Google's Frenemy Strategy Part II: Uber

I’m going to destroy Android, because it’s a stolen product. I’m willing to go thermonuclear war on this.
— Steve Jobs

Steve Jobs made that remark in reference to Google launching the Android operating system while Eric Schmidt, Google's CEO at the time, was sitting on Apple board. Needless to say, Eric was removed from Apple board and iOS and Android have been battling for mobile supremacy ever since.

Google launched Android to ensure its search supremacy in the mobile space since Google doesn't actually make money directly from Android, giving it away for free. Given that other mobile operating system (Blackberry, Symbia, etc) may have ended using a different default search engine on their mobile devices, Google wanted Android to ensure that it wasn't beholden to anyone - even Apple. It's safe to say that the mobile space would be very different if Google did not market Android. And while it seems that Android is winning because of its larger market share, Apple continues to profit handsomely from its fat margins and brand loyalty. 

This tidbit of history is important because Google is once again executing its frenemy strategy. This time, it's with Uber. 

Just as Eric Schmidt sat on the board of Apple while developing a competing product, David Drummond, Google’s chief legal officer and senior vice president of corporate development, sat on the board of Uber since 2013. News are surfacing that Drummond has informed Uber's board that Google is possibility going to offer its own own ride-hailing service very soon. Furthermore, some Uber executives have seen actual screenshots of this so-called app that is currently being beta-tested by Google employees.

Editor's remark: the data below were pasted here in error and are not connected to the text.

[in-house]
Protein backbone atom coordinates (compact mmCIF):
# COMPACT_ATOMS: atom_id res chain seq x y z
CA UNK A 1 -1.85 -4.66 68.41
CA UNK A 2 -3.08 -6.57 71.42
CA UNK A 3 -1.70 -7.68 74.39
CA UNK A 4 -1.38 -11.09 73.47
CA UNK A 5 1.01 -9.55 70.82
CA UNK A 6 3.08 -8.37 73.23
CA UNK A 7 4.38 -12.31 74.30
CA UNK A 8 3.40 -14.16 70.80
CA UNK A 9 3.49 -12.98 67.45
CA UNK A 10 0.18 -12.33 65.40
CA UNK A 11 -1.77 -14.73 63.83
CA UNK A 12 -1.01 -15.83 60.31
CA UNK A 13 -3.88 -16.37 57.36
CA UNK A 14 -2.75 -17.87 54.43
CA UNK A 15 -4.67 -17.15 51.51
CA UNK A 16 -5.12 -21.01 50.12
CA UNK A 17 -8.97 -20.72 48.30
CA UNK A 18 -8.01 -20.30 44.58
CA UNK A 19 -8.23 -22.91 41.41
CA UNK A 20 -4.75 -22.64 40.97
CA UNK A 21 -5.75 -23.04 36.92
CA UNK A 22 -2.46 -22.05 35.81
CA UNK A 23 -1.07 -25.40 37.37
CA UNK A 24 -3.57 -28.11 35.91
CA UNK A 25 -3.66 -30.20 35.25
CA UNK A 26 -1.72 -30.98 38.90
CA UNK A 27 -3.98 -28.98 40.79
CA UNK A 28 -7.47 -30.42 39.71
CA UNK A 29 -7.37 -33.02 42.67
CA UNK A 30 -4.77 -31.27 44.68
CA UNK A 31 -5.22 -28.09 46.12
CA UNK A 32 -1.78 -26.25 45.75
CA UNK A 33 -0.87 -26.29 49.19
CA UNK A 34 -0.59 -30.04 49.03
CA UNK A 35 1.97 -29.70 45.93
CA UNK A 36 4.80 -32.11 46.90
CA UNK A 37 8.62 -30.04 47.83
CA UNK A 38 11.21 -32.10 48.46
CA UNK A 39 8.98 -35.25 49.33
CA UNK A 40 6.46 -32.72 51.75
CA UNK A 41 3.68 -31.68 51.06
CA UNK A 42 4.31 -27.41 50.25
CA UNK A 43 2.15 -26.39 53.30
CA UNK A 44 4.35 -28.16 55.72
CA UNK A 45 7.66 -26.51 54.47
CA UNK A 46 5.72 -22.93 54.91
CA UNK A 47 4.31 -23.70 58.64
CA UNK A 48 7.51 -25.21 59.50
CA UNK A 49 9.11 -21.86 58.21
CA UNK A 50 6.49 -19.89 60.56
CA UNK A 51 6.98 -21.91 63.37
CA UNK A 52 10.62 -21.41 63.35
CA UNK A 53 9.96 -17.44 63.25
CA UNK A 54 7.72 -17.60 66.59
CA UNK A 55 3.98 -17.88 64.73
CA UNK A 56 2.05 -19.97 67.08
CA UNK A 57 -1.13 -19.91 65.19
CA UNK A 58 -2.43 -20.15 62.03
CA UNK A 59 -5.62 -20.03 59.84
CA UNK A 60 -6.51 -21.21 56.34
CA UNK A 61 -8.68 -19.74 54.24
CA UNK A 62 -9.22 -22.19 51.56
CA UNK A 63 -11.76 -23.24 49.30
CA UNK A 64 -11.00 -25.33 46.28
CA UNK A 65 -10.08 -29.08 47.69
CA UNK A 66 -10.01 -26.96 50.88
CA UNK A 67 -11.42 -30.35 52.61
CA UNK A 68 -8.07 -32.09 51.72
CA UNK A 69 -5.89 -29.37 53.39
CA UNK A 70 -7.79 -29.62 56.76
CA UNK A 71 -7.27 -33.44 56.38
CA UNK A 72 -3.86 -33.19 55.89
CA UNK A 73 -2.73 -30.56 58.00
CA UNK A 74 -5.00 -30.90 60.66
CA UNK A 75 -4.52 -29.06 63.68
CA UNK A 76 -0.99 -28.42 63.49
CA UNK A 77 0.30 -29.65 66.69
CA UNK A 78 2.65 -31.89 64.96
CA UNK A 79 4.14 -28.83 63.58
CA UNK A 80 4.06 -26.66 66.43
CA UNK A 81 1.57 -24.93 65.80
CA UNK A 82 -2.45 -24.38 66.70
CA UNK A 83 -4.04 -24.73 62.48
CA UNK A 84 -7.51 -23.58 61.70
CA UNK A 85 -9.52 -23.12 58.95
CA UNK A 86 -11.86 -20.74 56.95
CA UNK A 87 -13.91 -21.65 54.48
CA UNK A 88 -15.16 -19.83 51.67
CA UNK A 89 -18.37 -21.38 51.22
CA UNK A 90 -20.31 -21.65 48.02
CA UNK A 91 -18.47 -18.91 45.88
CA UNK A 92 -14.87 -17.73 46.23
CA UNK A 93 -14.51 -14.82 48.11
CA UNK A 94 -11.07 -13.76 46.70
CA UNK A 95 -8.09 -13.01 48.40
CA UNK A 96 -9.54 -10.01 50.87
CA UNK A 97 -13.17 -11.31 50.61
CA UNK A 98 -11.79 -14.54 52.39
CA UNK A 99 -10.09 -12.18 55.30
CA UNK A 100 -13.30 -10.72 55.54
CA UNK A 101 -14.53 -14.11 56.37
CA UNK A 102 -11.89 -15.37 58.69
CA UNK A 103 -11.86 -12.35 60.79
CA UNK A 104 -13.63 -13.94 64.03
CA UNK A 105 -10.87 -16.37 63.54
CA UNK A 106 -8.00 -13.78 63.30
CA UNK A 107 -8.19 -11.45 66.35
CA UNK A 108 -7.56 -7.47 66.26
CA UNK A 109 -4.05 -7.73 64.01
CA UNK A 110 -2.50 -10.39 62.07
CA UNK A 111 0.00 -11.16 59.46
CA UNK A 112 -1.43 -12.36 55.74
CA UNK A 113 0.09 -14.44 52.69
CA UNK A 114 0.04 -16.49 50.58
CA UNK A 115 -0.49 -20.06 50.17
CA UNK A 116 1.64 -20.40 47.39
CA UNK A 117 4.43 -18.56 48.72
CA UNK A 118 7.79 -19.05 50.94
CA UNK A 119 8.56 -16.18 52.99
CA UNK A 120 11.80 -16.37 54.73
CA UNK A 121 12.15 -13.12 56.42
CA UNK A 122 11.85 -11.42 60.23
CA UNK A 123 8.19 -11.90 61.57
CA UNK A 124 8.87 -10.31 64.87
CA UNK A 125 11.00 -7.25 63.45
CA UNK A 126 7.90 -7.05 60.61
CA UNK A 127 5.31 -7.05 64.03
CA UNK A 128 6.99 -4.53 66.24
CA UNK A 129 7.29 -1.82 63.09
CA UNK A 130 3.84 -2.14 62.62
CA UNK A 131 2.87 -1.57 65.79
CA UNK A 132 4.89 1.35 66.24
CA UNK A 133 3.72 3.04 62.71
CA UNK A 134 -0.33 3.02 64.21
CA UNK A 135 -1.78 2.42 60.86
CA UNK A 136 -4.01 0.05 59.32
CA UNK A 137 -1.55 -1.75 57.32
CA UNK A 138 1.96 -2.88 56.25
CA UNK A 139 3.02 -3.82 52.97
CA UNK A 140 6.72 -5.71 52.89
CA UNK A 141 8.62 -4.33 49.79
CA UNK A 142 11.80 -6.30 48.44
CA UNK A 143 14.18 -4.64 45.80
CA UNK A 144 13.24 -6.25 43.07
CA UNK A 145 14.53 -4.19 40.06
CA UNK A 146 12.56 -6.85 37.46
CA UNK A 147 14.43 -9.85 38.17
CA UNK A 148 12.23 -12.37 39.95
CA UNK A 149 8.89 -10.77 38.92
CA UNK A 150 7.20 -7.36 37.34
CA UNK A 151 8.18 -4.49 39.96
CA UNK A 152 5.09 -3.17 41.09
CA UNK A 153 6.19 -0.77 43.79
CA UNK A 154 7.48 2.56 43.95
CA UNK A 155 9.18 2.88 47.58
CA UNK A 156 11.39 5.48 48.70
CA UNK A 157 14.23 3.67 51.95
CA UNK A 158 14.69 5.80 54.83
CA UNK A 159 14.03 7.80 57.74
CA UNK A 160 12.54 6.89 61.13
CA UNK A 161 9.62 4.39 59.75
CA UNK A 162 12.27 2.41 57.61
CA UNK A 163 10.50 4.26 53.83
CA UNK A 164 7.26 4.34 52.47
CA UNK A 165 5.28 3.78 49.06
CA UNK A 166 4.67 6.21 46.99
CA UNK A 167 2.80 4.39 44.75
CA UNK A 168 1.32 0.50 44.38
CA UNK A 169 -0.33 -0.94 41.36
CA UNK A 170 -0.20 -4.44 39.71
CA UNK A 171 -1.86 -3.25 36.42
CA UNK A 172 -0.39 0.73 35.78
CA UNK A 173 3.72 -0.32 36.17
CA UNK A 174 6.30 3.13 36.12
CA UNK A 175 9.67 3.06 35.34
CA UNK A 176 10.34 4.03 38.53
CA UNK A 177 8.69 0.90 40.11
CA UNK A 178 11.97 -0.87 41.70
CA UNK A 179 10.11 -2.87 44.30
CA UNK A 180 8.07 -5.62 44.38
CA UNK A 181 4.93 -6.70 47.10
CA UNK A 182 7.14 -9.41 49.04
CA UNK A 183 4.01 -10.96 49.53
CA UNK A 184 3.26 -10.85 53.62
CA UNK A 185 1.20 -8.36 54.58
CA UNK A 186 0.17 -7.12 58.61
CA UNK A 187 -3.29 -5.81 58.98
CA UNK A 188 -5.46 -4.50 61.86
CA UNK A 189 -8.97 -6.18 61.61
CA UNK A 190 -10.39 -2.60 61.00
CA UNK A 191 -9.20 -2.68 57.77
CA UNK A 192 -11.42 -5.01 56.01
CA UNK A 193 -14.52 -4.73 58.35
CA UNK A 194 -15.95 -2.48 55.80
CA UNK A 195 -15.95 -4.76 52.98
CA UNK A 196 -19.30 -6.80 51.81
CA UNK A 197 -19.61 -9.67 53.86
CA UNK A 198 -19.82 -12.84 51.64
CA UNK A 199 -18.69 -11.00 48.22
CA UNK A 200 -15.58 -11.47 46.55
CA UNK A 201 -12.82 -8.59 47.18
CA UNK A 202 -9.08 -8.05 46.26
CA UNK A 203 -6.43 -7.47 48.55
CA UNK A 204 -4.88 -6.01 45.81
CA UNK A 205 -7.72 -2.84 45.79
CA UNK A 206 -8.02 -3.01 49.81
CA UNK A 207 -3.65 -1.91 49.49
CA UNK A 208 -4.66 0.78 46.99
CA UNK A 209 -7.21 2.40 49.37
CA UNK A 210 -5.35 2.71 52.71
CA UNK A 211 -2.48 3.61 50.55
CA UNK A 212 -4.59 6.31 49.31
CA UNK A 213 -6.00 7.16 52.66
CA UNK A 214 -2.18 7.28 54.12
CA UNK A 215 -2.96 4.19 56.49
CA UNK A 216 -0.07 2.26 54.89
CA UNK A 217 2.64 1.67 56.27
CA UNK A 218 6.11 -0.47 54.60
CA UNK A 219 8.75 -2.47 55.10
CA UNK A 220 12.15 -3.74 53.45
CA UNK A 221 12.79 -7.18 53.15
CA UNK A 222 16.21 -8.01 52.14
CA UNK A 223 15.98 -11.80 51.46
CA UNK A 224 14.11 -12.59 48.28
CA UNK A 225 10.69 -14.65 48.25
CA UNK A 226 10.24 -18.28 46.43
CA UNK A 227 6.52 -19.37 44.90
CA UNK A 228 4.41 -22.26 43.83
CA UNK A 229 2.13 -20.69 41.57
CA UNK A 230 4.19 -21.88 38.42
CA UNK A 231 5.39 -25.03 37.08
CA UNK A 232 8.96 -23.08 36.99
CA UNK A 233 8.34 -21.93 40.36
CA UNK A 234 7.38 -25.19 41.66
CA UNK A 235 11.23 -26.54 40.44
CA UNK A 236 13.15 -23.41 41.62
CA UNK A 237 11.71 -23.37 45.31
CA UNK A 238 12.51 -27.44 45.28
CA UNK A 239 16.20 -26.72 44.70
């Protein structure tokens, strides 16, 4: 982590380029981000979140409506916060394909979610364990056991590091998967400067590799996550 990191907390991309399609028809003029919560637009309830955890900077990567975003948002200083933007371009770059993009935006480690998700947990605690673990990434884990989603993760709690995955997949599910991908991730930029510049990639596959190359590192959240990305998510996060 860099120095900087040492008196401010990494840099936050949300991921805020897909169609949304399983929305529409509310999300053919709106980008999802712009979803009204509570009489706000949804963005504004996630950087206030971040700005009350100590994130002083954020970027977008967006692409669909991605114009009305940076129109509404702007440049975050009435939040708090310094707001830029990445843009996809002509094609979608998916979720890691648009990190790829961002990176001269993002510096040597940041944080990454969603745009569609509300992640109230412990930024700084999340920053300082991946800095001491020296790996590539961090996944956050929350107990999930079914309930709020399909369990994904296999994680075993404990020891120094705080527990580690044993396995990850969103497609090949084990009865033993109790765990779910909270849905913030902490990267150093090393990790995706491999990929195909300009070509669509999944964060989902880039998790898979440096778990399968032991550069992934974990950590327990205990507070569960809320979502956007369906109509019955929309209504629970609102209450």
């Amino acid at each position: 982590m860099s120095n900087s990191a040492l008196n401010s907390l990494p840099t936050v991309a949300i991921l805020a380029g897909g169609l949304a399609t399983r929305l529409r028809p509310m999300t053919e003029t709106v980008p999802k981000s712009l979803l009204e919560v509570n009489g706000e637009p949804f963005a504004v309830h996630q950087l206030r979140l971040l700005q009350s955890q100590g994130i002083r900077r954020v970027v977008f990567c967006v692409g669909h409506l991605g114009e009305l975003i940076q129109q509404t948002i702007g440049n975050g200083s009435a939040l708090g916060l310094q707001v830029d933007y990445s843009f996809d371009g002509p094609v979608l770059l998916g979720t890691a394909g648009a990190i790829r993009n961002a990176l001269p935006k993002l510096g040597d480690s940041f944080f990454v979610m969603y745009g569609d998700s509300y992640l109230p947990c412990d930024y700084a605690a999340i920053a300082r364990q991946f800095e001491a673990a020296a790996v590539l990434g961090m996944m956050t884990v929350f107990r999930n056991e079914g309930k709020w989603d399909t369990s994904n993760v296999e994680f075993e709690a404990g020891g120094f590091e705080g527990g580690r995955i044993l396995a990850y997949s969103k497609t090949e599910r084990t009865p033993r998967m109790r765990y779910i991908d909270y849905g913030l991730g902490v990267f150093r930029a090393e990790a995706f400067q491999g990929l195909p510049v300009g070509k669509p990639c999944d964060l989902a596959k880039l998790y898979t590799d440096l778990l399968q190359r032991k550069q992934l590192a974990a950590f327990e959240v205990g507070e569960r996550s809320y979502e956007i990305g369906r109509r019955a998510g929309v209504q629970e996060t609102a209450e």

Google's own ride-hailing service, let's call it "Google Taxi" for now, is a product that makes a lot of sense for Google. Google Maps dominates the map service space and Uber drivers are already using Google Maps when they're driving. Google owns Waze, the social driving network, where people share their traffic condition with others. And lastly, Google is the visible leader in the autonomous vehicle space. Combining Google Maps with Waze and self-driving cars and Google Taxi sounds like it would be an amazing service.

Furthermore, just as Google waited to see the success of Apple's iOS, Google has been waiting for Uber to settle the difficult legislation and court cases so that when it launches Google Taxi, all the legal headaches are pretty much settled. 

While I am looking forward to Google Taxi and believe that, like Android, it will probably dominate its market in terms of market share, it is troubling to know that a company that expounds the virtue of "don't be evil" continues with its frenemy strategy - sending its executives to sit on the boards of potential competitors as "friends" and then launching a competitive service/product when the market is big and ready. 

Even if you like Google and their services, just be careful if they approach you as a "friend". After all, who knows when they would stab you in the back?

Fool me once, shame on you. Fool me twice, shame on me